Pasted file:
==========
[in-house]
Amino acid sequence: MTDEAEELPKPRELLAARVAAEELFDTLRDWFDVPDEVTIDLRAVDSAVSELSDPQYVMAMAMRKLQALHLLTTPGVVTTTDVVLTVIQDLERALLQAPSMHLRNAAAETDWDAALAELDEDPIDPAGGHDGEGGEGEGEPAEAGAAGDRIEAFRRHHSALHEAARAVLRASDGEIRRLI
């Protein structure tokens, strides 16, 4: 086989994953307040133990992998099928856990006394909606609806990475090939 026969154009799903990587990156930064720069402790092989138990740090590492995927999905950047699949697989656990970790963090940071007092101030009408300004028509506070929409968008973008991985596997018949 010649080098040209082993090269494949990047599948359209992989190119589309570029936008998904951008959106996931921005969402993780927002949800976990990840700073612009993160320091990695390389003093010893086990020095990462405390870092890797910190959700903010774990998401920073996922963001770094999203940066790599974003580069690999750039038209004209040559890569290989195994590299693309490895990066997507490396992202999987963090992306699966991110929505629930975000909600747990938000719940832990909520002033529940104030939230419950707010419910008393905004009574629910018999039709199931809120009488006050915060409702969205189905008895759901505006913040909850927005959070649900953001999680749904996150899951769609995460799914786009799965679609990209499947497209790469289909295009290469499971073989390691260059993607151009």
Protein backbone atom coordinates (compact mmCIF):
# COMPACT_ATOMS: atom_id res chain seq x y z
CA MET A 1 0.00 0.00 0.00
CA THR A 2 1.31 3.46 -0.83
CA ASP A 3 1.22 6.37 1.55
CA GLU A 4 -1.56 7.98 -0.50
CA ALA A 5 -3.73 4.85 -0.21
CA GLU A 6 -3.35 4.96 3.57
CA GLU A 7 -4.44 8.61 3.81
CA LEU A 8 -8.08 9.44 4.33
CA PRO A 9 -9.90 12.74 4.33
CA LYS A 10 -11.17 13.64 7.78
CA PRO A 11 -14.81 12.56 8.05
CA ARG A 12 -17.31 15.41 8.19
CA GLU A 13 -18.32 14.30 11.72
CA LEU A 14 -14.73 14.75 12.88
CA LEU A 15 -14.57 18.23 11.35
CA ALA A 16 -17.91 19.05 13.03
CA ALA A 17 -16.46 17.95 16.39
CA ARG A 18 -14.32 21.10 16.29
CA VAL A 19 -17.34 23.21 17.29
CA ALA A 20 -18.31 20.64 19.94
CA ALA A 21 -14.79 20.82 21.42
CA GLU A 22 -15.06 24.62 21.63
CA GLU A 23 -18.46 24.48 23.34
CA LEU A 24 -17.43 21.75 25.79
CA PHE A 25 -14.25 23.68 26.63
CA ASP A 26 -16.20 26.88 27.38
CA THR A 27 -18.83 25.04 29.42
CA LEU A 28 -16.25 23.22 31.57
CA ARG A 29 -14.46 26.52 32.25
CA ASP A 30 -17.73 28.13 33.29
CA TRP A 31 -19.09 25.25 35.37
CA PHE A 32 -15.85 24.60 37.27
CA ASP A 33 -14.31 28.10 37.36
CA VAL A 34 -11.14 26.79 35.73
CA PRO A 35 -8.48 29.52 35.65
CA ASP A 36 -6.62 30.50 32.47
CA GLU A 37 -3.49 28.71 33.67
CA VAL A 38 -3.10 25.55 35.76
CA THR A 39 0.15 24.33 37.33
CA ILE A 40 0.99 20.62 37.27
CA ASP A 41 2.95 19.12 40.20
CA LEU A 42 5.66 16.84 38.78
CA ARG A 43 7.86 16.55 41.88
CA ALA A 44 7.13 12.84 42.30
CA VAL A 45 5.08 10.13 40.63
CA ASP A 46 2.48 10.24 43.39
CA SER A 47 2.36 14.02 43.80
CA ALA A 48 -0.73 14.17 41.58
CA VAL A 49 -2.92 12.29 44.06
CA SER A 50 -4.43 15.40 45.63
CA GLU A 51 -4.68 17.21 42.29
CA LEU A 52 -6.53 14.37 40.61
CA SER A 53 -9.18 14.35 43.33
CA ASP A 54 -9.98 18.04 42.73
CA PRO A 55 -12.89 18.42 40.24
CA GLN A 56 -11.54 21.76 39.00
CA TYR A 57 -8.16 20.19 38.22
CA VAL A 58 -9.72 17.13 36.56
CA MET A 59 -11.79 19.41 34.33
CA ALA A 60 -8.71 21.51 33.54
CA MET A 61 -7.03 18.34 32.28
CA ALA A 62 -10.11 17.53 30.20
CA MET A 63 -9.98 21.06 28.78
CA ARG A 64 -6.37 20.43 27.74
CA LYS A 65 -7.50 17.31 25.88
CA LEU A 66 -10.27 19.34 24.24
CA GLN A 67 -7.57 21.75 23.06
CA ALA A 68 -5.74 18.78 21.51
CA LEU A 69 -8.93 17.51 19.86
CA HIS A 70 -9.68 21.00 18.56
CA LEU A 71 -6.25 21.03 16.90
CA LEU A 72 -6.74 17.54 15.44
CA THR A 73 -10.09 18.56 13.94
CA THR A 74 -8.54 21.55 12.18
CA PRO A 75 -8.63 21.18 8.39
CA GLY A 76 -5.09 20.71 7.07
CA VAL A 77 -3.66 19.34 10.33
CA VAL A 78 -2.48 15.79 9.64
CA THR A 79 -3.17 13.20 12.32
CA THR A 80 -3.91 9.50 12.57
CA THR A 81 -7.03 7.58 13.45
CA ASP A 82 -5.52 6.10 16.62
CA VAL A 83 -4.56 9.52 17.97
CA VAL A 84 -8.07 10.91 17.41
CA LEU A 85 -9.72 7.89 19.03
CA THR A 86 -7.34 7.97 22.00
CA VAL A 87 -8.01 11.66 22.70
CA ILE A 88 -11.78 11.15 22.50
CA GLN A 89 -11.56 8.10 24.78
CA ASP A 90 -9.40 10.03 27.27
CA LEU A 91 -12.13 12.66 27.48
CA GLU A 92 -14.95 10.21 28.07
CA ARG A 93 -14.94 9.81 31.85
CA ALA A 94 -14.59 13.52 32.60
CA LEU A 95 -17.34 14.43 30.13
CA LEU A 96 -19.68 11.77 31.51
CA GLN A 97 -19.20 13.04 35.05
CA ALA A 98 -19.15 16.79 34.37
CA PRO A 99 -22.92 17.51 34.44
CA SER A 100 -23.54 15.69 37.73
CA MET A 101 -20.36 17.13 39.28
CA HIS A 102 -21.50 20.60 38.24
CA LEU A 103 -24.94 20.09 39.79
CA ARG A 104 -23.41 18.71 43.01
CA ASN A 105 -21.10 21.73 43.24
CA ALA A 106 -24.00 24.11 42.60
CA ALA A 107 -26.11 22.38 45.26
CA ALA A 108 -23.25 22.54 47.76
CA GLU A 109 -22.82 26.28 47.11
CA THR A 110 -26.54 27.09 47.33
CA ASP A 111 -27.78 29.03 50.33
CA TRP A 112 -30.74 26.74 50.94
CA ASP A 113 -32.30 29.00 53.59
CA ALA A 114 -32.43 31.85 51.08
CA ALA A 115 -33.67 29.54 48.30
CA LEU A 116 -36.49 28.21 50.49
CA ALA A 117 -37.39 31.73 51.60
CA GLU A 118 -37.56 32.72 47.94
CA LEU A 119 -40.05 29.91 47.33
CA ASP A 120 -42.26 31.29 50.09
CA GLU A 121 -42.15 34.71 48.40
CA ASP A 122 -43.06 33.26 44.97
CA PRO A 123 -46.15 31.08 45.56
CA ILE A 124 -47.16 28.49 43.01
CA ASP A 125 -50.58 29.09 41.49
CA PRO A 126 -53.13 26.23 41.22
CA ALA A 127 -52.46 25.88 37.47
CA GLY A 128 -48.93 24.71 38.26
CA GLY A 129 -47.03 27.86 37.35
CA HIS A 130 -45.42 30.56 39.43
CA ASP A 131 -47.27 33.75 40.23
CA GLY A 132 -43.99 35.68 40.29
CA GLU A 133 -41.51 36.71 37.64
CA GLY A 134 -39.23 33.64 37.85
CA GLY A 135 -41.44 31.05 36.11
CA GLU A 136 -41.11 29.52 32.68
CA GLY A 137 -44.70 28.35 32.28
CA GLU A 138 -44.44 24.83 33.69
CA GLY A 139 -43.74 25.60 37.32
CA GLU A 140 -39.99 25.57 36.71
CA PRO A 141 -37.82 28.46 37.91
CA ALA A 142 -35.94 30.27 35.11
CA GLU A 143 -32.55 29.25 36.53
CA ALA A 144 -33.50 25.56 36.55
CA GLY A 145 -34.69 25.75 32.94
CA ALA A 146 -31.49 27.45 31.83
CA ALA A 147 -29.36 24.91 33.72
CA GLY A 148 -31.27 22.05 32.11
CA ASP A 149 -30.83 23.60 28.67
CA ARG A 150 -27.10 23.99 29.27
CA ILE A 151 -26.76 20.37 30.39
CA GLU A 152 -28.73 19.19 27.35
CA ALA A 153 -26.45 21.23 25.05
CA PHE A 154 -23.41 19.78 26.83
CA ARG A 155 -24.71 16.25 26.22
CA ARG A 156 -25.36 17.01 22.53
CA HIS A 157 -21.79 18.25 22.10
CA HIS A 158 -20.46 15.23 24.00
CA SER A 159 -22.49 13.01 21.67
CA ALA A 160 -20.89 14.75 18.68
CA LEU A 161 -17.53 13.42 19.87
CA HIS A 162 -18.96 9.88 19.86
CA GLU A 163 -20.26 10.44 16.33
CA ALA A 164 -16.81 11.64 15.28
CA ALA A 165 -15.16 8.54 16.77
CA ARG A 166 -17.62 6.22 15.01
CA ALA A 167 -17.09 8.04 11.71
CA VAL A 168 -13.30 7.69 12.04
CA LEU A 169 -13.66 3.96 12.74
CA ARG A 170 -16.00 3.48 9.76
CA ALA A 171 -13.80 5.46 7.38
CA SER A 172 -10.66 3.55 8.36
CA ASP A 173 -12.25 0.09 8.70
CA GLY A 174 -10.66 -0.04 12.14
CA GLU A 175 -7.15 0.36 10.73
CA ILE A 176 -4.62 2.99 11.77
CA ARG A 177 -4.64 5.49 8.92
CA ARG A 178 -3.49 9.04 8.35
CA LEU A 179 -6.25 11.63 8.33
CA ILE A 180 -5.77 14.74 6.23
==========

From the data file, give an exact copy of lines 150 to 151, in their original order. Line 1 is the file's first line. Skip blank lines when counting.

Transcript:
CA GLY A 145 -34.69 25.75 32.94
CA ALA A 146 -31.49 27.45 31.83